Mature scriptwriting of high intensity conversations from Star Trek TNG

Sometimes I come across scriptwriting that is so exemplary that I believe reviewing the scene can be highly instructive for those seeking education and moral instruction. The following are some of the best examples from Star Trek: The Next Generation, one of the most lavishly written dramatic shows even though it is now over 30 years old.

The science fiction setting of the show also provides unique opportunities for especially advanced and sophisticated topics to be discussed in a serious manner. Over a decade of reading and studying excellent writing and I’ve yet to find anything quite like this. Before each video is a short summary of the dramatic stage:

Discussion between two decision makers on the justifications, real and imagined, and possible consequences of an unauthorized preemptive strike on a potentially hostile adversary.

Reprimand to the second in command immediately after a high intensity situation in the context of a preexisting friendship – handled maturely!

Brief discussion on the appropriateness of beneficial trans-human modifications for legitimate purposes, with the ranking representative of the proposing organization and said trans-human, and balancing such advantages with the desire of sentient beings for self-determination

Negotiation between two emissaries of neutral polities for the immediate establishment of an alliance, one emissary stalling with ambiguous motives and the other requesting access to the leader while preserving their advantageous position – in a diplomatic manner!

It is noteworthy that when the fictional stakes are explained fully that the intensity of these situations are far beyond what is considered normal nowadays in any broadcast show. The science fictional guise and late 1980’s environment combined gave far greater freedom it seems for scriptwriters.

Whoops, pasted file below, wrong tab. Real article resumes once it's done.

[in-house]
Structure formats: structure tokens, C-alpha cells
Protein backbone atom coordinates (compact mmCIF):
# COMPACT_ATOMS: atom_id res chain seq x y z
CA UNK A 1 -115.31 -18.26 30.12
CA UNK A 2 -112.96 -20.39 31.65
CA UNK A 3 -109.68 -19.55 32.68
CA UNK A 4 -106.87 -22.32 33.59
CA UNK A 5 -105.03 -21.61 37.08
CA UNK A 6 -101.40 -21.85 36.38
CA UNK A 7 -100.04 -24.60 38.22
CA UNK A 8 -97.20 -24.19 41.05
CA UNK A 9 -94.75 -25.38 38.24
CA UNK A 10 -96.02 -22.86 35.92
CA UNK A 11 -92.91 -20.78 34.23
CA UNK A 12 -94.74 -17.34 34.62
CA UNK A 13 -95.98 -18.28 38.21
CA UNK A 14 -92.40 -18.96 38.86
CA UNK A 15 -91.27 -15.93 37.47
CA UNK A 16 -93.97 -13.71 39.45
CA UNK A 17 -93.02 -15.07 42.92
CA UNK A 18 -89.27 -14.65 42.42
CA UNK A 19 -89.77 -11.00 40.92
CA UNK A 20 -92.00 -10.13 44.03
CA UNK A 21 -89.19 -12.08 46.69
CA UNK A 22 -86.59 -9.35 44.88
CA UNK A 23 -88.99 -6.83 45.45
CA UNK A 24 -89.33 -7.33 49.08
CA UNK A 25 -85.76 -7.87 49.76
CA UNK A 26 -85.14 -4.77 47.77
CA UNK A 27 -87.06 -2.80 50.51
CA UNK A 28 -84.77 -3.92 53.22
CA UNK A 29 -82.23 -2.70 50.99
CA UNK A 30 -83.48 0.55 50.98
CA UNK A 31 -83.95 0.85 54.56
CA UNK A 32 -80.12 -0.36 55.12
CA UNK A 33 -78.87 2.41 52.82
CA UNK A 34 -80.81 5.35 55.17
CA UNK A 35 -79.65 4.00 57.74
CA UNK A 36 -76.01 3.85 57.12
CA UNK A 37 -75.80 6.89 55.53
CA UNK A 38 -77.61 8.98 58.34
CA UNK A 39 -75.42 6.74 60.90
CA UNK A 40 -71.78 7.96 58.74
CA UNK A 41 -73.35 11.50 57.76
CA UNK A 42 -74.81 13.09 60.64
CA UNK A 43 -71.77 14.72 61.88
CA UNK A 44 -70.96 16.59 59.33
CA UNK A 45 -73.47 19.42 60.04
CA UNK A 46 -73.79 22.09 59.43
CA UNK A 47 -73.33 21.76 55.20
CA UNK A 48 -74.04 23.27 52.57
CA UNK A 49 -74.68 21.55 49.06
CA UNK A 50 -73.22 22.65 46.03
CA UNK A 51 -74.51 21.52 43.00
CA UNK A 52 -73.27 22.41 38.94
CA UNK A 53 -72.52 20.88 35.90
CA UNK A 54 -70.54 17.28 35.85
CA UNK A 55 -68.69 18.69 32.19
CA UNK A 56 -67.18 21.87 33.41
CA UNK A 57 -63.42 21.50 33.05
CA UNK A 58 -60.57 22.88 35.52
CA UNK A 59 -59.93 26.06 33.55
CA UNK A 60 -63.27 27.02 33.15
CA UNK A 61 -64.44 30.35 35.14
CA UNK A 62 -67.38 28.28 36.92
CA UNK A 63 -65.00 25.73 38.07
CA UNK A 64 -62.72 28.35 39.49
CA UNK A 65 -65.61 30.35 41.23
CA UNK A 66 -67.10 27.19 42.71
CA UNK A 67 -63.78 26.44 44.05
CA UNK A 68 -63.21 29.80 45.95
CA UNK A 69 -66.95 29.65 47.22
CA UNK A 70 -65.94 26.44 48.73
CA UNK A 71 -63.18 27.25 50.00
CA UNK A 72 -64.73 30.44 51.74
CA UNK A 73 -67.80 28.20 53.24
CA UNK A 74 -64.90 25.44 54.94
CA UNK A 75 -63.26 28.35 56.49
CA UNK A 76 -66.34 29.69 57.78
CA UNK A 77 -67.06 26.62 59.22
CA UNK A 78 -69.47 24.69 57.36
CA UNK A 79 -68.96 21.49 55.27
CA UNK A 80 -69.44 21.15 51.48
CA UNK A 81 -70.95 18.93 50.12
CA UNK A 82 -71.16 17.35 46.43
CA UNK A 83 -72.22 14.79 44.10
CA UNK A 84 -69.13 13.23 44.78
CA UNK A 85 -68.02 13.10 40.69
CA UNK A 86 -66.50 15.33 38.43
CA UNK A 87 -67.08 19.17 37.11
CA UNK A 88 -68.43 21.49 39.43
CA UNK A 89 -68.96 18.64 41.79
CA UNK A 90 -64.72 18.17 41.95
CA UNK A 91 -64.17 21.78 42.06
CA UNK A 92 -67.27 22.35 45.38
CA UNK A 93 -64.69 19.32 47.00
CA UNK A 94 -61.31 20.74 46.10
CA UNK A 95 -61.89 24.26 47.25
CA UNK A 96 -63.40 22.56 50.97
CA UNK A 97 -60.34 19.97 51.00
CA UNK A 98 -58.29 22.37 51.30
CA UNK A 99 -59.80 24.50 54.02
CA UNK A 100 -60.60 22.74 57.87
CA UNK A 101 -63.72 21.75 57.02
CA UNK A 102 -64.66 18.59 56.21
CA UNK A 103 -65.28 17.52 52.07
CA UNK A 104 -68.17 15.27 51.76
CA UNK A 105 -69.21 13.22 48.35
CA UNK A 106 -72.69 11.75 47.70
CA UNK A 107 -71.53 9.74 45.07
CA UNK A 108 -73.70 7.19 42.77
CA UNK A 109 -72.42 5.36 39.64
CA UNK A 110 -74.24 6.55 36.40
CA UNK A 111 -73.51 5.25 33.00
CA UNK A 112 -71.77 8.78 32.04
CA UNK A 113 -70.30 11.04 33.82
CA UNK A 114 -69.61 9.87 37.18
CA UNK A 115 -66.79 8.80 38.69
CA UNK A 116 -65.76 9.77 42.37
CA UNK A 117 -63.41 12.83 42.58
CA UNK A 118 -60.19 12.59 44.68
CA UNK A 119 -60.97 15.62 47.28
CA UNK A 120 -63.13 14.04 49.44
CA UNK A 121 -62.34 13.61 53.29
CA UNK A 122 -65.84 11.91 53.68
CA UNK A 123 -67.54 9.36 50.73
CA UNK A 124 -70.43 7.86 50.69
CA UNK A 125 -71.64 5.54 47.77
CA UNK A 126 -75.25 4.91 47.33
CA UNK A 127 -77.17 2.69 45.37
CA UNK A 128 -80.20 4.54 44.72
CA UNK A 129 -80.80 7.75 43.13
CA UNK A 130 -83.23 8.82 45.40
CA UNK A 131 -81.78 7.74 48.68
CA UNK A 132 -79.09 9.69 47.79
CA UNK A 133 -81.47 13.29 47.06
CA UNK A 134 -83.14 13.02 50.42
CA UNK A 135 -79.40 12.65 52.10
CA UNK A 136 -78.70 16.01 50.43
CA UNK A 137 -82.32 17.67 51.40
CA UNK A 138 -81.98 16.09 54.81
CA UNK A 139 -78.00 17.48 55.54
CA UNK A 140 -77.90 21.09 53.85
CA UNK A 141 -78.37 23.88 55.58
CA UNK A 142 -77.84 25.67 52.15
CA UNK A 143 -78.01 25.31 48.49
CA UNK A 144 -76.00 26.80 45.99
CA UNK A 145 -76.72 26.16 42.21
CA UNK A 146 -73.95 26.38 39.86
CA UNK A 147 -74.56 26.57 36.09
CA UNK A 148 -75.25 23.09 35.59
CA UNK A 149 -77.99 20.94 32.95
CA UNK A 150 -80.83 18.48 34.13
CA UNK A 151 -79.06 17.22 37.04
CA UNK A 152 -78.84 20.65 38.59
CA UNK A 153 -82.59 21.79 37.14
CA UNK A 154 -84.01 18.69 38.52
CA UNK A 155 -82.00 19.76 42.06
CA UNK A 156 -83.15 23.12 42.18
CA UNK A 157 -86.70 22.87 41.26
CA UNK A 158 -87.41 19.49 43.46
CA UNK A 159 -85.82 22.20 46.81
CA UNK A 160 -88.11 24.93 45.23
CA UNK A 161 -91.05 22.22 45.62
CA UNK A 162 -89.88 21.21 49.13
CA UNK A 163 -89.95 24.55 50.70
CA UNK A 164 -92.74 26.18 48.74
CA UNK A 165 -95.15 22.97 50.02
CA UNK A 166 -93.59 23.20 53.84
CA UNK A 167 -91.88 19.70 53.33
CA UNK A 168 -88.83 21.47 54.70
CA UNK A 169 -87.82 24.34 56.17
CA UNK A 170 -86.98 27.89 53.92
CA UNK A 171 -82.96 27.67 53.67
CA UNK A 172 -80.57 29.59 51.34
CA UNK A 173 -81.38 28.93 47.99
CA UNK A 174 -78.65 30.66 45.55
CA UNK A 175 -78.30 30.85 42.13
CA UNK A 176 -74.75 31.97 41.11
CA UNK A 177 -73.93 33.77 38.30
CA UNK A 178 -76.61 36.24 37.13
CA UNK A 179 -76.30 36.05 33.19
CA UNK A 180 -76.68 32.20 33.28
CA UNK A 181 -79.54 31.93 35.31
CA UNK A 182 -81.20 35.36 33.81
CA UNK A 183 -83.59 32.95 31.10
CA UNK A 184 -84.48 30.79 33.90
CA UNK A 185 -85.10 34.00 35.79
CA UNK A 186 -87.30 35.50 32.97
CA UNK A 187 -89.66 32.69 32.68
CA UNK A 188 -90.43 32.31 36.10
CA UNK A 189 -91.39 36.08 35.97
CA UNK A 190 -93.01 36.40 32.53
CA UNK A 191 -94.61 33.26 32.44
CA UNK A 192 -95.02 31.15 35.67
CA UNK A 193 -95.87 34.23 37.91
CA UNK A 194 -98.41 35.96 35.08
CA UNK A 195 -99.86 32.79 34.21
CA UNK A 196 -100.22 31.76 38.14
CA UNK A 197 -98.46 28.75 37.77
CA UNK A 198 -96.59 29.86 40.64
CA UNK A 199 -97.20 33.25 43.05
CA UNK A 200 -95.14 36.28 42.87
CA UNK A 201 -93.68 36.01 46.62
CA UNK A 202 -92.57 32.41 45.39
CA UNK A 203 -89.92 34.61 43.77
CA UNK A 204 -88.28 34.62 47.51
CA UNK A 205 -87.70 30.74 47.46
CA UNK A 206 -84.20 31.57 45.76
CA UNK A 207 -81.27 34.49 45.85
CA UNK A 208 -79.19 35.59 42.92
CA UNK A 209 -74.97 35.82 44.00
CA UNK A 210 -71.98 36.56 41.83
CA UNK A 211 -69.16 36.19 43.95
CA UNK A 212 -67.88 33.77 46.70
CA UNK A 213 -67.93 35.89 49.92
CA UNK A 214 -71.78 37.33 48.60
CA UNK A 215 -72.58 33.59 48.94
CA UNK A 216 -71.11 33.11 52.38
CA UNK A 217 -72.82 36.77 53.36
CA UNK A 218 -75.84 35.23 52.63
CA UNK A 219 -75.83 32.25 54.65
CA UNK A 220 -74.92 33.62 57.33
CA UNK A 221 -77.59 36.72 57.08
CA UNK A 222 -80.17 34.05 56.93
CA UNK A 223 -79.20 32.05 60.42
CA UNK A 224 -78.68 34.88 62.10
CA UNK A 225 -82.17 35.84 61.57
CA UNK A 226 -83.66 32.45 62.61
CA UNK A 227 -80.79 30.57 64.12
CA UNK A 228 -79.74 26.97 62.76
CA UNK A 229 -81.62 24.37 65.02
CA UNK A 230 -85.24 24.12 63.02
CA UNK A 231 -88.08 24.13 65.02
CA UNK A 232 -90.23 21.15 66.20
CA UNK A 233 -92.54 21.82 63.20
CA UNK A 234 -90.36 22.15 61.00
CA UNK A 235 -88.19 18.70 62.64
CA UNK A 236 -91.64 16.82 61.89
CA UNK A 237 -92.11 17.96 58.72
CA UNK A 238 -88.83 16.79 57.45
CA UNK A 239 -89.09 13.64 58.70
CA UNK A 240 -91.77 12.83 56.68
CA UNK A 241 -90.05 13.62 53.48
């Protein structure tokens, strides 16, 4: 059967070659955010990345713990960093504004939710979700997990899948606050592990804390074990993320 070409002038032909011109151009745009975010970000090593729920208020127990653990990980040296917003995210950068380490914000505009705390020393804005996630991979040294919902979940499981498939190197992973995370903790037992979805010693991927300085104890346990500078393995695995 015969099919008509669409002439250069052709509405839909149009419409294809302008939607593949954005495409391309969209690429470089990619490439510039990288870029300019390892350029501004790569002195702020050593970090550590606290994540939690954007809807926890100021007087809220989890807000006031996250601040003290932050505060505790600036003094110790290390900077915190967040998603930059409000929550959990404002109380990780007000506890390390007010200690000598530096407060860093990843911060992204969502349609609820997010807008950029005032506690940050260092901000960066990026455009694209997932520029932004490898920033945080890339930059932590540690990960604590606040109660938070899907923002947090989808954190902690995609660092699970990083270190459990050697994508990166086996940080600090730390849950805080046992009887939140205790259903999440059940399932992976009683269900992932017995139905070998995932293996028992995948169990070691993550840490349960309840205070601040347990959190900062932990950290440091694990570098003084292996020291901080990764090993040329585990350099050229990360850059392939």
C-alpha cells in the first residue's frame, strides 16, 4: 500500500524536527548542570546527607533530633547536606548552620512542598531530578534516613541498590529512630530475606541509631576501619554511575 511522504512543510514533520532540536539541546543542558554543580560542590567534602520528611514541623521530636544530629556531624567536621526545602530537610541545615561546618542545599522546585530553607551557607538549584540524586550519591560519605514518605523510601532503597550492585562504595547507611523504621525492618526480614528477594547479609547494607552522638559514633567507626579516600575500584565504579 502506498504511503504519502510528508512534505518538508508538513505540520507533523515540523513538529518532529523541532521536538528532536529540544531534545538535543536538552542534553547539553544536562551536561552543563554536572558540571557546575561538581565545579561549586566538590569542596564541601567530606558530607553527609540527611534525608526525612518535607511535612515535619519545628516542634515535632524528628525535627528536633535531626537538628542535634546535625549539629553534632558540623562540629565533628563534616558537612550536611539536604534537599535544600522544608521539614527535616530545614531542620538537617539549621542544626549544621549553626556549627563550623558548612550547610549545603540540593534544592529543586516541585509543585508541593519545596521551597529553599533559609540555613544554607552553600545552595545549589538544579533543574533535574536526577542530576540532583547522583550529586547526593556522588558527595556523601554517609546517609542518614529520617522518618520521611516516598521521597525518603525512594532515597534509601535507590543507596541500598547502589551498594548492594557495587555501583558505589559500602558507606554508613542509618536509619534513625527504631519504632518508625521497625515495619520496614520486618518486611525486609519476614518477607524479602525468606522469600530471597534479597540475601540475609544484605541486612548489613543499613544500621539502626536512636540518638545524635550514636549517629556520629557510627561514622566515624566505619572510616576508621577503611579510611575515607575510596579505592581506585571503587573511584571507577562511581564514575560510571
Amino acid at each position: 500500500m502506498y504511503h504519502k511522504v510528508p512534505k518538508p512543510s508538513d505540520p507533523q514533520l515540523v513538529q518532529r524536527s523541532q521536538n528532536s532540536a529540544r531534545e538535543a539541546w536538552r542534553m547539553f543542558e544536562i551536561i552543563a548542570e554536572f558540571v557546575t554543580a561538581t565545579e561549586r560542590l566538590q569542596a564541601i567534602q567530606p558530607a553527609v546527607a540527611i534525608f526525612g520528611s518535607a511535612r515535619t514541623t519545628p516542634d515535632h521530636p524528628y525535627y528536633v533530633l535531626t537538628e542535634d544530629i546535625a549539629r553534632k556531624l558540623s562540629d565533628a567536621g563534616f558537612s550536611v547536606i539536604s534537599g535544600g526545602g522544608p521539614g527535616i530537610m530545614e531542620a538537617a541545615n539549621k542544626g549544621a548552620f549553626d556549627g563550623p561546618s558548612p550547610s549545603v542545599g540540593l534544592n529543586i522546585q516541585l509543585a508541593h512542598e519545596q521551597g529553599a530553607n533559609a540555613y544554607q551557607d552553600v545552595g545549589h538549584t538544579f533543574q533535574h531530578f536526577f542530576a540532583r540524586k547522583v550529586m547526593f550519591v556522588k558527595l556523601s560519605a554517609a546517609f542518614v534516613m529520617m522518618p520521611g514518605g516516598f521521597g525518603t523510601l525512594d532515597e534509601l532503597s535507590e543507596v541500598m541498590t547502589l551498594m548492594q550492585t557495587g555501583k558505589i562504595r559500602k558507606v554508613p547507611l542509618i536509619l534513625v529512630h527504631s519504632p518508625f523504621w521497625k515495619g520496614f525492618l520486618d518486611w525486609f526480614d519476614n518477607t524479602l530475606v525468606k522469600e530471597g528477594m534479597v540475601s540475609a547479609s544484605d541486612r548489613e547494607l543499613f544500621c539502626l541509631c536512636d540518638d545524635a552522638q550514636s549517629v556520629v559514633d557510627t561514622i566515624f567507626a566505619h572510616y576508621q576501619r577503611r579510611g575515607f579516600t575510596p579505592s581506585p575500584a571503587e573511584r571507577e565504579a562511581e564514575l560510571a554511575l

Since this show went on for many seasons there are several dozen more noteworthy scenes that may be of interest. Let me know which scenes are your favourite!

Capturing the Earth, satellite imagery storage requirements at planetary scale

Coming across the capacities of the very large data centres now being built, in the exabyte range, it’s interesting to consider how much space is needed to store an image of the entire earth captured at the highest possible resolutions, with current technology, from a realistic orbit.

There currently exists databases of partial imagery of the earth in near real time, through composite stitching of various satellite outputs, providers such as Zoom.Earth have already achieved quite a bit in this field.

What if one day something akin to that is available with the most advanced imagery? The current state of the art for the top secret satellites is likely under 10 cm, though of course the exact number is classified. I firmly believe in the near future 5 cm resolution will be routinely available with advancements in optics.

Rough numbers:

1 square km at 5 cm resolution = 20000 x 2000 pixel image = 400 megapixels

In 30 bit RGB (10 bit color) that is 1.5 GB losslessly compressed (2 to 1 compression) ideally.